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post #1 of 16
Thread Starter 
Is there a rising number of chefs leaving the trade? and if so, what occupation are they going to?
post #2 of 16
1) System Administration
2) Stay at home dad
3) Hockey coach
4) Food writer
5) Culinary educator

:) :)
post #3 of 16
Thread Starter 
cool! and how can you keep young chefs in the business...
post #4 of 16
Dear Student:

I've moved your question here because this is one that needs a broader audience than it will get on Cooking Questions (which is more about "Why did my XXX fail, when I followed the recipe to the letter?" or "Does anyone know how to cook emu [or whatever]?")

People come and go in this business all the time. To go to the pastimes ;) Kuan listed, or to other businesses, or to related one still having to do with food but not with cooking on a daily basis.

Are you considering going into this industry? Are you looking for outlets for your knowledge, skills, and abilities? Don't think NOW about how/why/where to people get out -- think about all the wonderful opportunities there are to do what we love doing: creating wonderful, sustaining food that nourishes and pleases.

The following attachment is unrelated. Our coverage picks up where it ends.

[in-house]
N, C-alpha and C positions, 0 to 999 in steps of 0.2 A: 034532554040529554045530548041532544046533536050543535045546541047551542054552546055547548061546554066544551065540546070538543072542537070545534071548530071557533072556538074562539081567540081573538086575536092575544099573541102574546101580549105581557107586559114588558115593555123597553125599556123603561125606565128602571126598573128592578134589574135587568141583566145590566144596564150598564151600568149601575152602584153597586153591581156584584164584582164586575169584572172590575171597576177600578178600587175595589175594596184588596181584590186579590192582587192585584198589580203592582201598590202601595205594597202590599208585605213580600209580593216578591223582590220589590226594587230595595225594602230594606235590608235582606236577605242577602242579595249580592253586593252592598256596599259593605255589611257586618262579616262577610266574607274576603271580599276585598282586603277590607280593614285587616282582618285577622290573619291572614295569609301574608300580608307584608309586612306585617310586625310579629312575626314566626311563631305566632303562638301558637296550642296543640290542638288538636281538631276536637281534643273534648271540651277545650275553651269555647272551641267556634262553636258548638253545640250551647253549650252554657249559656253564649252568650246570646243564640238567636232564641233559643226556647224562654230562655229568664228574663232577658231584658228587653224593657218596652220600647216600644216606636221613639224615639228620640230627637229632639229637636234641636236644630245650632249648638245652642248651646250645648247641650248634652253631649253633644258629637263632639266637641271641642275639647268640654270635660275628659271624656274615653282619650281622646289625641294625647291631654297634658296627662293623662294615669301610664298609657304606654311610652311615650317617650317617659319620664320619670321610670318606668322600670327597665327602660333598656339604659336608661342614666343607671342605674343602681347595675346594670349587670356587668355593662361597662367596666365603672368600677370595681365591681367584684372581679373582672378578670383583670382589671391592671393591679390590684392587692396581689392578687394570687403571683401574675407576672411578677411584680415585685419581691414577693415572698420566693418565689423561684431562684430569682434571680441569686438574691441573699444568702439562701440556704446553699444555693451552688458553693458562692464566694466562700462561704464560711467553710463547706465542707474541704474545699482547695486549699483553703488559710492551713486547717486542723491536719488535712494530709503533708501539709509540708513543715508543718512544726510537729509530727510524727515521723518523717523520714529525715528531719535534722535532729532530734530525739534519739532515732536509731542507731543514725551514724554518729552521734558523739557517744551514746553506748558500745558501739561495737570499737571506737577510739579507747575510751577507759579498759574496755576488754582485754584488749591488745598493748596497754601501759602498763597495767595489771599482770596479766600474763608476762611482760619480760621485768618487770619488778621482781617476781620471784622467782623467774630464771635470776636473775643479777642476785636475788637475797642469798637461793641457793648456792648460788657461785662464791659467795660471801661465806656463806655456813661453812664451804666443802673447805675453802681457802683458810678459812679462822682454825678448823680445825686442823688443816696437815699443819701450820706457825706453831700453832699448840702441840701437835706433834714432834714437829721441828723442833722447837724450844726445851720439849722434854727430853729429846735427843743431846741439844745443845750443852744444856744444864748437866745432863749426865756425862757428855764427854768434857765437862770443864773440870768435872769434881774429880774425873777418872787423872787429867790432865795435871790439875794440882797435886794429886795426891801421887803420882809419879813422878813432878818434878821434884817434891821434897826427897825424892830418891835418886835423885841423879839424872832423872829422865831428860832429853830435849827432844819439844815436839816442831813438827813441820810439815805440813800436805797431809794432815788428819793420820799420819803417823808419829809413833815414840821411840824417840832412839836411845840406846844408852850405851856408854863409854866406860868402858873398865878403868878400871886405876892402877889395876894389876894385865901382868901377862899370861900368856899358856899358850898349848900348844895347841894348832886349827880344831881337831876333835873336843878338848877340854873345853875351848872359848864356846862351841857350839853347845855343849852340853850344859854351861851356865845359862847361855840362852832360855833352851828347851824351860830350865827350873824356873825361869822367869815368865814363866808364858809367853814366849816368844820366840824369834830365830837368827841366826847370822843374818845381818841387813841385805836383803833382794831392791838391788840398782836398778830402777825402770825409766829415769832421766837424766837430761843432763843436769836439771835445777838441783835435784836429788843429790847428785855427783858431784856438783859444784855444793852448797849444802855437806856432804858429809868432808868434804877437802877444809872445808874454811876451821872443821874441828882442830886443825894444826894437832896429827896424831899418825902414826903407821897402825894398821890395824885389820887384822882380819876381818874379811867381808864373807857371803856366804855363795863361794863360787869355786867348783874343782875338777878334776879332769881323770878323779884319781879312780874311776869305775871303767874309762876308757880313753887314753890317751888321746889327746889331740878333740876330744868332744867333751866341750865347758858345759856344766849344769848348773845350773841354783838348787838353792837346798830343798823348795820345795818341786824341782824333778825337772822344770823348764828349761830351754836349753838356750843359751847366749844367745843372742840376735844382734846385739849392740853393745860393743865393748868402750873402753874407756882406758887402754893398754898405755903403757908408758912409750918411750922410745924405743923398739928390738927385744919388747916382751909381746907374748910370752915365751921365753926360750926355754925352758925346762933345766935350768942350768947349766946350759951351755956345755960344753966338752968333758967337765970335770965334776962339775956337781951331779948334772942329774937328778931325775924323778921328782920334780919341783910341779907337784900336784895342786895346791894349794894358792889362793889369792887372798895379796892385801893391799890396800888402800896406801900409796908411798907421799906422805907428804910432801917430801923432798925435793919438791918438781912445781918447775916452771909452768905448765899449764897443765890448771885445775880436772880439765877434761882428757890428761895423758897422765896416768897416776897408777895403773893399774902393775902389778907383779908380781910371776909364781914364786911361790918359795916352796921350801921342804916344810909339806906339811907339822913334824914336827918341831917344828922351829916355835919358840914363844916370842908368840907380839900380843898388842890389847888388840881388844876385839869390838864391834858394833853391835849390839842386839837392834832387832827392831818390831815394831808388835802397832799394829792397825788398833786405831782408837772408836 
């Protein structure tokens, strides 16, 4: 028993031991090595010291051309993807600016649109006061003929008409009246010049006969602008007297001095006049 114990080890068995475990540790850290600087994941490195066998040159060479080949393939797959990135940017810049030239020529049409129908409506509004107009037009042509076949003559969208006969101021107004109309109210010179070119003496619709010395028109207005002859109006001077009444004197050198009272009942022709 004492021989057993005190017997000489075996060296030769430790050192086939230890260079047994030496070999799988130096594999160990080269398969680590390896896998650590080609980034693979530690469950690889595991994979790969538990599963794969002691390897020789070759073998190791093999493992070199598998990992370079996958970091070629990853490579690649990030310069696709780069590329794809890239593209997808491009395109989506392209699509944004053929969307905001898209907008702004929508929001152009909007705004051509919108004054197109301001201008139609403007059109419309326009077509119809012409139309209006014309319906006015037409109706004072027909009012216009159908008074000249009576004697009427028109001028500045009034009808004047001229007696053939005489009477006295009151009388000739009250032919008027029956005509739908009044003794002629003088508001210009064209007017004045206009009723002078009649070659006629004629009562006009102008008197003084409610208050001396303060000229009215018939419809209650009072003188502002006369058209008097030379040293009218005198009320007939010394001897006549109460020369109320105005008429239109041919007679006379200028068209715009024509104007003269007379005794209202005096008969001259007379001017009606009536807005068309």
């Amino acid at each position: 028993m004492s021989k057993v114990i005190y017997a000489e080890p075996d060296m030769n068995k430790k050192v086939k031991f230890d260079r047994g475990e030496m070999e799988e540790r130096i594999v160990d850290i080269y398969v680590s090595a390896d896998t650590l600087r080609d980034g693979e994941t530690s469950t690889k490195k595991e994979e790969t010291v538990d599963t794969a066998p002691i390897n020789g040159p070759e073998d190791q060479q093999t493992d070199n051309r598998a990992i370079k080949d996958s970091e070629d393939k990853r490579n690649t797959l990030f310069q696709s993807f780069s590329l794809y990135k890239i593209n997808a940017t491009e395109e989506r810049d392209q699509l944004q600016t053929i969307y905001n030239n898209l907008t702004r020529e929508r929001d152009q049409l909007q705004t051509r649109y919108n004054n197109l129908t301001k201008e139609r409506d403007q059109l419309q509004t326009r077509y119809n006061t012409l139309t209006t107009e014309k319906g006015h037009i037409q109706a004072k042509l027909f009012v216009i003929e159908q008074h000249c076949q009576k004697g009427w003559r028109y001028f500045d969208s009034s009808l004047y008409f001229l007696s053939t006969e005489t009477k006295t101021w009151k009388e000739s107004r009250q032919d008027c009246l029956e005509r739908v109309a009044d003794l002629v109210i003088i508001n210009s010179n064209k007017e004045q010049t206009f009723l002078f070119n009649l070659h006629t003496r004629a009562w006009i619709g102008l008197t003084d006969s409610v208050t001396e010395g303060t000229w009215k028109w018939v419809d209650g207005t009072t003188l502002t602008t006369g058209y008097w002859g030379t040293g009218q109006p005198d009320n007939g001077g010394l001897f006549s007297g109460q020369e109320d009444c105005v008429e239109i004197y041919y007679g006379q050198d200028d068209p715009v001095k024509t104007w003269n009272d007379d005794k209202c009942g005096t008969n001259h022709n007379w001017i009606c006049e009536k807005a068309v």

"Notorious stickler" -- The New York Times, January 4, 2004
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"Notorious stickler" -- The New York Times, January 4, 2004
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post #5 of 16
Don't smoke, keep drinking to minimum, stay married, chop faster.
post #6 of 16
Thread Starter 
lol

your answers have been very very helpful
- for the record this is an assignment that i an doing on why young people are getting out of the business and what recommendations could be used to keep them in the industry
post #7 of 16
left for health reasons - cooking can be a very physically demanding job. as you get older it just seems to get harder to lift those large pots of pasta water. did inside food sales for a while but did not like the company i was working for, i really enjoyed the job though.
i think that the other health problems i've developed in the past few years can also be attributed to all those long years of very hard work - long hours, lots of stress, physically demanding. would i do it over again? probably.
how to keep people from leaving the industry? perhaps letting them know that there really is not a lot of glamour in the business, that just because you have a piece of paper that says you can cook doesn't mean you're going to be the next hottest thing next to sliced white bread.
kat
post #8 of 16